#3. Insist, insist, insist that your chair is found before leaving the gate - get head office on the phone RIGHT THEN and be vocal about the fact that they have stranded a person with a disability by losing their expensive, custom wheelchair. The quicker you do this, the more likely the chair will be found/ less likely it will be boarded onto another flight. Get as many people involved as possible.
Finding your chair requires one to be a vocal advocate for oneself, but the alternative (the chair never being found) is much worse than 30-60 minutes of coming across as a big pain in the a**. I learned these steps after traveling for paralympic sport and watching women who have been on the road for 20+ years. It's amazing how many "lost" chairs are suddenly found when you get the right people involved.
It's also my worst nightmare to have my chair go missing. I feel for your wife and I'm glad her chair eventually did turn up, even though she had to endure a rough night :(
Dec 20, 11, 1:51 pm
vliegle, welcome to FlyerTalk. All excellent suggestions.
Dec 20, 11, 6:24 pm
All excellent suggestions! And having had my wheelchair left in the jetway, I now make sure to carry copies from the airlines website and the ACAA about placing my manual wheelchair in the cabin closet.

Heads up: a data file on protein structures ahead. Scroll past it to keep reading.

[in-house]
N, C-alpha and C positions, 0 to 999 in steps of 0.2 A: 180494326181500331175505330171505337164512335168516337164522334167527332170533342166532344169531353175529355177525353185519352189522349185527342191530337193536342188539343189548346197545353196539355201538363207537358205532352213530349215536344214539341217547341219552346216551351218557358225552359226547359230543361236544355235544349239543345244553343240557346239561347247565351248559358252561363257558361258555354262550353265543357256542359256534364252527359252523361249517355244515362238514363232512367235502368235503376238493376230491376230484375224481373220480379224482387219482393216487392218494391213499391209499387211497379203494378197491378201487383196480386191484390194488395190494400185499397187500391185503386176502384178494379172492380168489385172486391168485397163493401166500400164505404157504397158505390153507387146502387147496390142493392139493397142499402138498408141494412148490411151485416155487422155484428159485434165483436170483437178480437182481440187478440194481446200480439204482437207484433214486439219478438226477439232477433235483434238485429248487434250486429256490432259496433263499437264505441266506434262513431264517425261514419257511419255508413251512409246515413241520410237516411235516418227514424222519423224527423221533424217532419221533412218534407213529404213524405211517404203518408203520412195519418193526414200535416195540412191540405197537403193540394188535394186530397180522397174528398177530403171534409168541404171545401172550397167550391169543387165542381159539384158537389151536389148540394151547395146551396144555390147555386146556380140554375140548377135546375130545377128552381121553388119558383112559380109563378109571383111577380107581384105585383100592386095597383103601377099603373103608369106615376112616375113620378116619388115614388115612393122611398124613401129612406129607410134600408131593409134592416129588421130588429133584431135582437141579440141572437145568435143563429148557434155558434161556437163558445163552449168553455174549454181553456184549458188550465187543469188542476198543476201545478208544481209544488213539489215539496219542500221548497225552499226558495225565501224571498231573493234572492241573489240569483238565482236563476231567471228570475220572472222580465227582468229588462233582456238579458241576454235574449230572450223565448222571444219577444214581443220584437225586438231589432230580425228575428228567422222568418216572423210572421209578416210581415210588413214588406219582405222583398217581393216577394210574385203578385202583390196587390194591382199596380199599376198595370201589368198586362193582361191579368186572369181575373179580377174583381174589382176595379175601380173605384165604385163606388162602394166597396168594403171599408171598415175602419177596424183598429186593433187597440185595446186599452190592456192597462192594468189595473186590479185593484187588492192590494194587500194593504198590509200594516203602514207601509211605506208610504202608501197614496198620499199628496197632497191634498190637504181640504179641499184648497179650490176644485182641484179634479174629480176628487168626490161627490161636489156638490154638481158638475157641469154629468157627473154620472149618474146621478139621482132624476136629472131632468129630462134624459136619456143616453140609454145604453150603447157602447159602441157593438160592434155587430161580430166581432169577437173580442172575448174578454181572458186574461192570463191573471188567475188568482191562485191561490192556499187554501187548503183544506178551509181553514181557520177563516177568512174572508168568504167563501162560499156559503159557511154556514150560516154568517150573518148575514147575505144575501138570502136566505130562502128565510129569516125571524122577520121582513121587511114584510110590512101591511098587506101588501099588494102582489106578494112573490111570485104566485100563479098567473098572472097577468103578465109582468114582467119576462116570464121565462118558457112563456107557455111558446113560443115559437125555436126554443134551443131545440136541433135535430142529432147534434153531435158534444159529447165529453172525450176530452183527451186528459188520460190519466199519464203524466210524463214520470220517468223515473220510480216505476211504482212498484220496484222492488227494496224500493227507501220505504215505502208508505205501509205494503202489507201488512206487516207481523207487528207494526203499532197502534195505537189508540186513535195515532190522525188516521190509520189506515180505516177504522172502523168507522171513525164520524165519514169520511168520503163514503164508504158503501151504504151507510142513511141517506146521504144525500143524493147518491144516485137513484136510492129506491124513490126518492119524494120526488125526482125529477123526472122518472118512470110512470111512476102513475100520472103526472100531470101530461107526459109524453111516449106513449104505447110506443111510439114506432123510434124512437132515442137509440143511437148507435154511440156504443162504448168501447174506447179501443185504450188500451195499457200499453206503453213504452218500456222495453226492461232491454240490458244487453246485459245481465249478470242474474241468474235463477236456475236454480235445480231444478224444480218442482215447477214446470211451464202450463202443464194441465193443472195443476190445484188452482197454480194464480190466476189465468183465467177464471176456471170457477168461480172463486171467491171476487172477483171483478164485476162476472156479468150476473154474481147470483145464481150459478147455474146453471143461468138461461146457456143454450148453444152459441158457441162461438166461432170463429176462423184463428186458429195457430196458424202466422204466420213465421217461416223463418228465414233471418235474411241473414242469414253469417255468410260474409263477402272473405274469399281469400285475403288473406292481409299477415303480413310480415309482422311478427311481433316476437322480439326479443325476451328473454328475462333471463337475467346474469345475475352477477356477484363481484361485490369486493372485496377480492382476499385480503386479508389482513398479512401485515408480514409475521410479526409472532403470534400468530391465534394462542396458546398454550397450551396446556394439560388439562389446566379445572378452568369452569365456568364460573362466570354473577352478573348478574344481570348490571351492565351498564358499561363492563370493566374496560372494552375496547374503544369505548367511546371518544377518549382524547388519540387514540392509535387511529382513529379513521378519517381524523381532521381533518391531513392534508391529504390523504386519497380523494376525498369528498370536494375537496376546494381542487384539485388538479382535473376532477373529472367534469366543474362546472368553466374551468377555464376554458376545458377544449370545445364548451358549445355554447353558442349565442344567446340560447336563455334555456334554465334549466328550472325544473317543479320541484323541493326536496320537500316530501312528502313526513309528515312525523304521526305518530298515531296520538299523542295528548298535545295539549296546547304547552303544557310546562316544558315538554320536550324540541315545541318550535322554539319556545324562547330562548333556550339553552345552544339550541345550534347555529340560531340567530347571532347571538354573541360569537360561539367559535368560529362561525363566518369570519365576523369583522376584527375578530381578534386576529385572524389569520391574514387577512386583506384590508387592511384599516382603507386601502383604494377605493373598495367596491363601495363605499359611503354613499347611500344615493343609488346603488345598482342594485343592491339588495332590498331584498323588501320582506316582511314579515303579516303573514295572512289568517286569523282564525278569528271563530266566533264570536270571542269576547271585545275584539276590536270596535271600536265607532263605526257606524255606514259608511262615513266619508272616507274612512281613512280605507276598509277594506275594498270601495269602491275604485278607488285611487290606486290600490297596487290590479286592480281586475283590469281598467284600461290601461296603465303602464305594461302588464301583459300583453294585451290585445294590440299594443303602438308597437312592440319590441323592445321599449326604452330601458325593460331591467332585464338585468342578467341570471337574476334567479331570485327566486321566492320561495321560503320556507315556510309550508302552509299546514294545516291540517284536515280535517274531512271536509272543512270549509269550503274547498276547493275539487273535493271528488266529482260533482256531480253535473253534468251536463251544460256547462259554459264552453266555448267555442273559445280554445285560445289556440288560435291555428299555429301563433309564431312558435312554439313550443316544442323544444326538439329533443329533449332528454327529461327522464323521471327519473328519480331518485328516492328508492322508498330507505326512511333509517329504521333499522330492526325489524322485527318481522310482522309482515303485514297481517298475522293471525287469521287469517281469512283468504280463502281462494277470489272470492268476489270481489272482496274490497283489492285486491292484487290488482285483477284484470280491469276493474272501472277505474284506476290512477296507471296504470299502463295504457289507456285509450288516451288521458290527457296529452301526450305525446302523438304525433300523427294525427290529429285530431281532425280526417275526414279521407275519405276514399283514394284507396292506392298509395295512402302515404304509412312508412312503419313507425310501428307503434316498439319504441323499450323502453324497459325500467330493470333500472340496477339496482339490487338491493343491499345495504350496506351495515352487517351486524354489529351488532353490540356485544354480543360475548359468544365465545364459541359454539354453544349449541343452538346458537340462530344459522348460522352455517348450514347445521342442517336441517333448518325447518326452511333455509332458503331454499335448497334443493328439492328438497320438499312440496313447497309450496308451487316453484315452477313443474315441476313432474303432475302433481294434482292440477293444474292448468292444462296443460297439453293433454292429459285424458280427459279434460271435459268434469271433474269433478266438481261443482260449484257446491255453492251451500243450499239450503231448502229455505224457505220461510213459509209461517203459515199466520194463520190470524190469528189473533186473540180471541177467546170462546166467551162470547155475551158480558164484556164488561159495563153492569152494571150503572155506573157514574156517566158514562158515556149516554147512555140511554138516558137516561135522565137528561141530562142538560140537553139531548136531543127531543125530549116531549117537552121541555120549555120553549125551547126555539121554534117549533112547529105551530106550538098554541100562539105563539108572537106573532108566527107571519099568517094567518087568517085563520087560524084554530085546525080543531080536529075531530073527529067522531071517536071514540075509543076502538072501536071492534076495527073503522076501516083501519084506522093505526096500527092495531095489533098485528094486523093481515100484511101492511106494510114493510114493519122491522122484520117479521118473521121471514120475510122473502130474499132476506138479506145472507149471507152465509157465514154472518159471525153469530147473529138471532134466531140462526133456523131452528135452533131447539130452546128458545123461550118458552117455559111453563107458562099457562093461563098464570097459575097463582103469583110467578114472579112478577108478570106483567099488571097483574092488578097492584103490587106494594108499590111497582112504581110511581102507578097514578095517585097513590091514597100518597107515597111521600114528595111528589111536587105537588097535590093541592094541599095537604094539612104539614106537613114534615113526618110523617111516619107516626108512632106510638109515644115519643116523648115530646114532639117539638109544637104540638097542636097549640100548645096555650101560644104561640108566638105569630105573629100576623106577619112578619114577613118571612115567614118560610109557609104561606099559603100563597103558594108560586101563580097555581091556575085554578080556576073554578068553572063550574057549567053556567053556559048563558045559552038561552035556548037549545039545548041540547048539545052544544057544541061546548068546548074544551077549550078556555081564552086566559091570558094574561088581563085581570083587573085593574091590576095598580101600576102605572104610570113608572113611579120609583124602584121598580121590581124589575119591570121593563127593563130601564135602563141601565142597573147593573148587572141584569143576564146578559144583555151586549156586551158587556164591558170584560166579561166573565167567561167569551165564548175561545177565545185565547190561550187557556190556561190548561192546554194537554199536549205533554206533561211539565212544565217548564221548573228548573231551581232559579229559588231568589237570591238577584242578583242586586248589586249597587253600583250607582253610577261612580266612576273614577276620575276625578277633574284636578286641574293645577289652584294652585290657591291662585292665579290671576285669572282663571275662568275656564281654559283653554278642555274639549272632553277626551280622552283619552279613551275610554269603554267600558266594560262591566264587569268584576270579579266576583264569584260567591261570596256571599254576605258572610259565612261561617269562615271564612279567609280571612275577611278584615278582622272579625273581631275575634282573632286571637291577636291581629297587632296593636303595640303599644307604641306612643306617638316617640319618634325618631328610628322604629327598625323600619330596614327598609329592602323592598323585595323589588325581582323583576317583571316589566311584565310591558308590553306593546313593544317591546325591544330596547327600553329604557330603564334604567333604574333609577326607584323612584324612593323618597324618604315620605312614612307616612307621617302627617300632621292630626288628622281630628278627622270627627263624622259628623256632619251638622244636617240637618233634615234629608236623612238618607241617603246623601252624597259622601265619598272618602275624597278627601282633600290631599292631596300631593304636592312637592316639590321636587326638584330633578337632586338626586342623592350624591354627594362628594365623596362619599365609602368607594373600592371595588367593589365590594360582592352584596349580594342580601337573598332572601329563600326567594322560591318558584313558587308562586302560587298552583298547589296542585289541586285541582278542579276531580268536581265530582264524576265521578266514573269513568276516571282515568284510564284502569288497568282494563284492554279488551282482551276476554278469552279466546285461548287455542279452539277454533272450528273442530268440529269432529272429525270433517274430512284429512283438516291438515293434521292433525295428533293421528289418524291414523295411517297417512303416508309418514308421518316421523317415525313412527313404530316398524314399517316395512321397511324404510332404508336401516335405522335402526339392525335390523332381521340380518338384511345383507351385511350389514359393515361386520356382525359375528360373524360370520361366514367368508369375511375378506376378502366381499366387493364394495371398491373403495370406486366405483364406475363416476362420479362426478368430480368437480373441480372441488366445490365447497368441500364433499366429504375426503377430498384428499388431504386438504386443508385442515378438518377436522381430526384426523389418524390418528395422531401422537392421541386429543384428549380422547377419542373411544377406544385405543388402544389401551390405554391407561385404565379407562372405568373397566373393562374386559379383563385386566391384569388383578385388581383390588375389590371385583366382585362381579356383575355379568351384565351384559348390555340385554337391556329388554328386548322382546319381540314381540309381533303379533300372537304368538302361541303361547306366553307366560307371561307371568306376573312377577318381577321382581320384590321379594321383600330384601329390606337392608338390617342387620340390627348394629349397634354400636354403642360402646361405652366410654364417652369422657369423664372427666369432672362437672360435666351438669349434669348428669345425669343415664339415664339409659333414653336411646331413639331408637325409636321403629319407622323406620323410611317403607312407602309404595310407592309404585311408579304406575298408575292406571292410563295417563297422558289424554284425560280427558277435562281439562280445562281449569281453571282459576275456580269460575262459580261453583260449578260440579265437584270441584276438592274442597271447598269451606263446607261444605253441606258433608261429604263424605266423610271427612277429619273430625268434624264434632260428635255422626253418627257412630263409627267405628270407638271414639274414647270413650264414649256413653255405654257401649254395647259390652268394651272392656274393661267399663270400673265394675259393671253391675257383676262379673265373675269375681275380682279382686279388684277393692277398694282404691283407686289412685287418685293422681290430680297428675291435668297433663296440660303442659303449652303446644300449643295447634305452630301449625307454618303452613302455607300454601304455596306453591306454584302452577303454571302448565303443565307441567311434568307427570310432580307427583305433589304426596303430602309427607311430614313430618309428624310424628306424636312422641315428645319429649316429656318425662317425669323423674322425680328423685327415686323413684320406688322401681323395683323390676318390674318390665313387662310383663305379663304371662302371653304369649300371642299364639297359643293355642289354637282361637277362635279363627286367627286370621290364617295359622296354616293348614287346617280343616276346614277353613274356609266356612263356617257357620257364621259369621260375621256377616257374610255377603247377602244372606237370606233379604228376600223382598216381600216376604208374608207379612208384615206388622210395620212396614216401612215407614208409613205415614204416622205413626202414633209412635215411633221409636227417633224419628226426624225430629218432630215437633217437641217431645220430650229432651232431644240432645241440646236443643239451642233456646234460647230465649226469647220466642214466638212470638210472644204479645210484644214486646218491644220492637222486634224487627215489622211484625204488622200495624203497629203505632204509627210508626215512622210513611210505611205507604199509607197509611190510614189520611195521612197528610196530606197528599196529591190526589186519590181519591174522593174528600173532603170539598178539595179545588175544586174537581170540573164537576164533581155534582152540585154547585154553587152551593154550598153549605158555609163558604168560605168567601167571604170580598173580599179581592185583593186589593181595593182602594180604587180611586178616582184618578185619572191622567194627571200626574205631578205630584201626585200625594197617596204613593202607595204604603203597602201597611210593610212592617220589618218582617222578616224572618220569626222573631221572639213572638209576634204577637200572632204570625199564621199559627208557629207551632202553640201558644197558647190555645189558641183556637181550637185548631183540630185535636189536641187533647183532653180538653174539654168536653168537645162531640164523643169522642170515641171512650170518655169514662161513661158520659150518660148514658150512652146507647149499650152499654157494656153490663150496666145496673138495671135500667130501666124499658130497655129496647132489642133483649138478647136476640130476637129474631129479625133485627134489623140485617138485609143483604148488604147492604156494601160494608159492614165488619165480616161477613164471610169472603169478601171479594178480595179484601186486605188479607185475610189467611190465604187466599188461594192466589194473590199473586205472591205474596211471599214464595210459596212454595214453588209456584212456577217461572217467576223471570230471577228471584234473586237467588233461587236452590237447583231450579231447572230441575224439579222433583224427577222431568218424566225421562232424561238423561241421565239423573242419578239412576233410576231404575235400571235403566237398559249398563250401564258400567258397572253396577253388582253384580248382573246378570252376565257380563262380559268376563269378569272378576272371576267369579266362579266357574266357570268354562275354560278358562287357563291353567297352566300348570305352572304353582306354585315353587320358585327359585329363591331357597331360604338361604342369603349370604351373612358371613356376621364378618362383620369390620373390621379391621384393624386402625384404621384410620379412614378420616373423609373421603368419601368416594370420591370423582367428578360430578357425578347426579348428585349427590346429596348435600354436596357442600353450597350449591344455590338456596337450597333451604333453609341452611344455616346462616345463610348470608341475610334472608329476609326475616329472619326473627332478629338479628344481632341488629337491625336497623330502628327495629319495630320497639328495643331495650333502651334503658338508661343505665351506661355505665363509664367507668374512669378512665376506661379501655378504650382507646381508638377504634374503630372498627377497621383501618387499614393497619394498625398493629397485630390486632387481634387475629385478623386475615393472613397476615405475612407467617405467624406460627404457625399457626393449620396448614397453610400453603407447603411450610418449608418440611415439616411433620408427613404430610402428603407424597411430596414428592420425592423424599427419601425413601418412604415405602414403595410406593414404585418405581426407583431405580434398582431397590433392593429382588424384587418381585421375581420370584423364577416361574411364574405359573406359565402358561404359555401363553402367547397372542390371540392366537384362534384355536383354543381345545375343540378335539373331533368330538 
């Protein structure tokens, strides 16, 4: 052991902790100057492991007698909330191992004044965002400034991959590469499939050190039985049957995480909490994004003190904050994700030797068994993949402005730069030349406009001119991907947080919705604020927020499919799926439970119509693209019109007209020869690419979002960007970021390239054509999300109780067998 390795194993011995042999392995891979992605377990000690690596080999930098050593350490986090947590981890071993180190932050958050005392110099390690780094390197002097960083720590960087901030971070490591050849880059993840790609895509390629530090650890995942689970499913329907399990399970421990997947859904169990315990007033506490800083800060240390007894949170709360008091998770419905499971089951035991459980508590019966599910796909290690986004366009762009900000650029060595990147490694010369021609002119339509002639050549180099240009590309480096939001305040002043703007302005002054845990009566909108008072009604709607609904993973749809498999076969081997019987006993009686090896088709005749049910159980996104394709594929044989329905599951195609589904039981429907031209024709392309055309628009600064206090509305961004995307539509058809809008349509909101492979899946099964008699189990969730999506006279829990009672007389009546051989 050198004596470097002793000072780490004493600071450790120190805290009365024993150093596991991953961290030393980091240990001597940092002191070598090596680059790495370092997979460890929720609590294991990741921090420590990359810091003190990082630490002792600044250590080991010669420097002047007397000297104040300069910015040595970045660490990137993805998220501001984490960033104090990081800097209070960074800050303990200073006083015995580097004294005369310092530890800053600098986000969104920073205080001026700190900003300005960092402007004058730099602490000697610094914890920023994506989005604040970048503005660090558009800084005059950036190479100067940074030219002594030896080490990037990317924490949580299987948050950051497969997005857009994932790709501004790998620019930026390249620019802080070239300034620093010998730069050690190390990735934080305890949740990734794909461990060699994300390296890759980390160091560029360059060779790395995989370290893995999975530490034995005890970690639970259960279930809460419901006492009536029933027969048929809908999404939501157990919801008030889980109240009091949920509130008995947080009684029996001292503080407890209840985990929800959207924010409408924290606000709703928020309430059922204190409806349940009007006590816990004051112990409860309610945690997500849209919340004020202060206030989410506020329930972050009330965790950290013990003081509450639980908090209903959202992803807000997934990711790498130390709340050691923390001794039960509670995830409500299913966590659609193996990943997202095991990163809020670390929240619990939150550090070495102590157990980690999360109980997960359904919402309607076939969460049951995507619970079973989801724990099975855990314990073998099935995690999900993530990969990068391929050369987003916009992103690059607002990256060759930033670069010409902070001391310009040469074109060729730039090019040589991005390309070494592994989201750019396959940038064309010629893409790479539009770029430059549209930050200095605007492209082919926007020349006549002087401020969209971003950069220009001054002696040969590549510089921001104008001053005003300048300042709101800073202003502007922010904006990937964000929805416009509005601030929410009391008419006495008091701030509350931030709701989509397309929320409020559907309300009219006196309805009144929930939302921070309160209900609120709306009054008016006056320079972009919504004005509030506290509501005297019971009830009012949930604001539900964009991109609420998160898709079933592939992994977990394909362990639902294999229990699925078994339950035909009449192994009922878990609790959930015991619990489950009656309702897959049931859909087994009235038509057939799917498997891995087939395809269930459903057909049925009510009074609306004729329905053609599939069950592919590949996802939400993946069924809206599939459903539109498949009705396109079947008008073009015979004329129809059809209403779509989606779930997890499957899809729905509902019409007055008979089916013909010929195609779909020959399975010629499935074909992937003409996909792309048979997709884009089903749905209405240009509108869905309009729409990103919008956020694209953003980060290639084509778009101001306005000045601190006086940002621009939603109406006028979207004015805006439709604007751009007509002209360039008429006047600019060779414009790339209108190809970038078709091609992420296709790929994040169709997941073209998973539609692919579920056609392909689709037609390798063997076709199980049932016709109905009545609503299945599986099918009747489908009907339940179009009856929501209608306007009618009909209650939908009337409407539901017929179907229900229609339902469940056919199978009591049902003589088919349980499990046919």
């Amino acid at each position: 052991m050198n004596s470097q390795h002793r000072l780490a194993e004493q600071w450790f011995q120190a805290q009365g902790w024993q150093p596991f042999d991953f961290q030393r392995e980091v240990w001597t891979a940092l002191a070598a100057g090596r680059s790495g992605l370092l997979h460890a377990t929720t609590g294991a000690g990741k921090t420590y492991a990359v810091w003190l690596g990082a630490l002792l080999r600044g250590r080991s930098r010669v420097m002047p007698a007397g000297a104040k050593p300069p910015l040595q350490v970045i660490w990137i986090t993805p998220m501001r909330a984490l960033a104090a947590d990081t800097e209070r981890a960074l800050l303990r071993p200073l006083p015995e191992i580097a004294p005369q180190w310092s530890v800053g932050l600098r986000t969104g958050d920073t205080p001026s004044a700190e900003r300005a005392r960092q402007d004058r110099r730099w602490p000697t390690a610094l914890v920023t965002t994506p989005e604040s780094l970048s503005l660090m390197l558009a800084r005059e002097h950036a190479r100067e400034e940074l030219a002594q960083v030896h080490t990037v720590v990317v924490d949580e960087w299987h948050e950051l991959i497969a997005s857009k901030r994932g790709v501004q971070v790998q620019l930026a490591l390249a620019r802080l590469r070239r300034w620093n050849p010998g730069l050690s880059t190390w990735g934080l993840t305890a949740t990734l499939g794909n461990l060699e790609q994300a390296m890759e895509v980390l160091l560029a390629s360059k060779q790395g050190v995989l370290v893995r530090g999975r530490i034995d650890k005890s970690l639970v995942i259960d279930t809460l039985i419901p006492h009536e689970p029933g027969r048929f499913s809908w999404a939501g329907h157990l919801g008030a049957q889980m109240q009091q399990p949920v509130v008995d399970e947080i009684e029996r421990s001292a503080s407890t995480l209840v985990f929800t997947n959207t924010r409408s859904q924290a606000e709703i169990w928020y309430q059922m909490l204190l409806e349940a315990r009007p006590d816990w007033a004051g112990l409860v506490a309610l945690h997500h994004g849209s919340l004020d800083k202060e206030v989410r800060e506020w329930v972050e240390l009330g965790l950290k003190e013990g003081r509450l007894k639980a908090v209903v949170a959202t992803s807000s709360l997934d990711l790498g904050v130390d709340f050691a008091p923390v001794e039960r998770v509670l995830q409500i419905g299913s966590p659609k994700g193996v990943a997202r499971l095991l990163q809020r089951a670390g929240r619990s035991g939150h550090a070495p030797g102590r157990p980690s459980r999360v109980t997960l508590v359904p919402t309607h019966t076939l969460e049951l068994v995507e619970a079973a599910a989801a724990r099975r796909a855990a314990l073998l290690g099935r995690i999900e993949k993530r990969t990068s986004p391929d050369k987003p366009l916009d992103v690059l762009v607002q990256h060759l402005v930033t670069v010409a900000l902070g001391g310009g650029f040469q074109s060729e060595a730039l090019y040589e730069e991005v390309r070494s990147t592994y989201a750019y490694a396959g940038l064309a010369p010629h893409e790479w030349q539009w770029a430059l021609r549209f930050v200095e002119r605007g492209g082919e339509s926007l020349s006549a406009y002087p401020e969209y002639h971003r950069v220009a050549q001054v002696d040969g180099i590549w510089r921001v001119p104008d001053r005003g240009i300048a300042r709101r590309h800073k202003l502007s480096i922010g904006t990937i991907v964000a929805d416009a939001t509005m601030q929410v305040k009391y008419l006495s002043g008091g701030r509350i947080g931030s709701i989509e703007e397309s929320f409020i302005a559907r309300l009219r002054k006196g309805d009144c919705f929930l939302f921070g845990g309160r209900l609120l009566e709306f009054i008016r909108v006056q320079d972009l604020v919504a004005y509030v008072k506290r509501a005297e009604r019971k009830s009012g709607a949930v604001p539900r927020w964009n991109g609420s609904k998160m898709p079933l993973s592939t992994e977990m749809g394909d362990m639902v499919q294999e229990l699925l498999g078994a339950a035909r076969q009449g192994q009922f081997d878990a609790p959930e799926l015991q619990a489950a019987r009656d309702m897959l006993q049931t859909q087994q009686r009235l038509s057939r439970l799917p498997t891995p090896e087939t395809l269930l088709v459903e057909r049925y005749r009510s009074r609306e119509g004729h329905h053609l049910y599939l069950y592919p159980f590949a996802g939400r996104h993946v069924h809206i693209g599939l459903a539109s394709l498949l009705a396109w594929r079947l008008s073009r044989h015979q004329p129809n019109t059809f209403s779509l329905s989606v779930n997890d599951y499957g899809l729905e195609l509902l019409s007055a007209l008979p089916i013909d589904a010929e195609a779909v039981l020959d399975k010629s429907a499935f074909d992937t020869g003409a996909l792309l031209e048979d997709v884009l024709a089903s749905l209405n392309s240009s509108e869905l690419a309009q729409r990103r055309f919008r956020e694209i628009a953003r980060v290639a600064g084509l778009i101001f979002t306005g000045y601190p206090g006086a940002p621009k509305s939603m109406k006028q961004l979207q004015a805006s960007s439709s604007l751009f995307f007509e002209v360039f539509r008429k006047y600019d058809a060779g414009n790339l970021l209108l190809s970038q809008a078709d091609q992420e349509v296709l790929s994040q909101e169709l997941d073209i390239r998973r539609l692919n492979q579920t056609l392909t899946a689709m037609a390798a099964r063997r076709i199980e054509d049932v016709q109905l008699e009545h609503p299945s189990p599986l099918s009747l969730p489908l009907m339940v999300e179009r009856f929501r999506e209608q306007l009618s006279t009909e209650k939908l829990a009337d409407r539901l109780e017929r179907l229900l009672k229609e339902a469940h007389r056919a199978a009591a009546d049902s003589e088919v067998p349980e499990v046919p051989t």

From experience, AA was not responsive after they forgot me on the plane and all of the flight attendants/pilots left. My spouse (who was waiting with my wheelchair on the jetway) heard me yelling for him because the cleaners had finished and were pulling shades and got back onto the plane and transferred me into an aisle chair and with the help of one of the members of the cleaning crew, managed to get me off the plane and into my wheelchair.
We missed our connection (a 90 minute planned one) and the only response from AA was that they were sorry and there was nothing they could do. Oh, and they scolded my spouse for going back on the airplane to get me because once you have left the plane, you aren't allowed to go back on for "security" reasons.
Multiple letters went back and forth and AA denied any responsibility and so we filed with the DOT. It was very, very easy (online form) and we received phone calls for more information (like all of our letters to AA were sent with return receipt needing to be signed and those were the letters AA said they hadn't received) from the person working on the DOT complaint.
Eventually (months later) a very thick letter arrived from the DOT telling me that AA had been fined twice. Once for leaving me on the plane and once for not telling us that we were able to file a complaint with the DOT. We didn't receive anything from AA, but I do have the satisfaction of knowing that their failure to respond appropriately to forgetting me on the plane meant that they were fined around $55,000 for the two incidents (if I remember correctly and I may not). :)
This also took place at ORD and it was an absolute nightmare trying to deal with the missed connection and everyone claiming that they had no responsibility for what happened. Hopefully, your experience with AA will be different than mine was. :)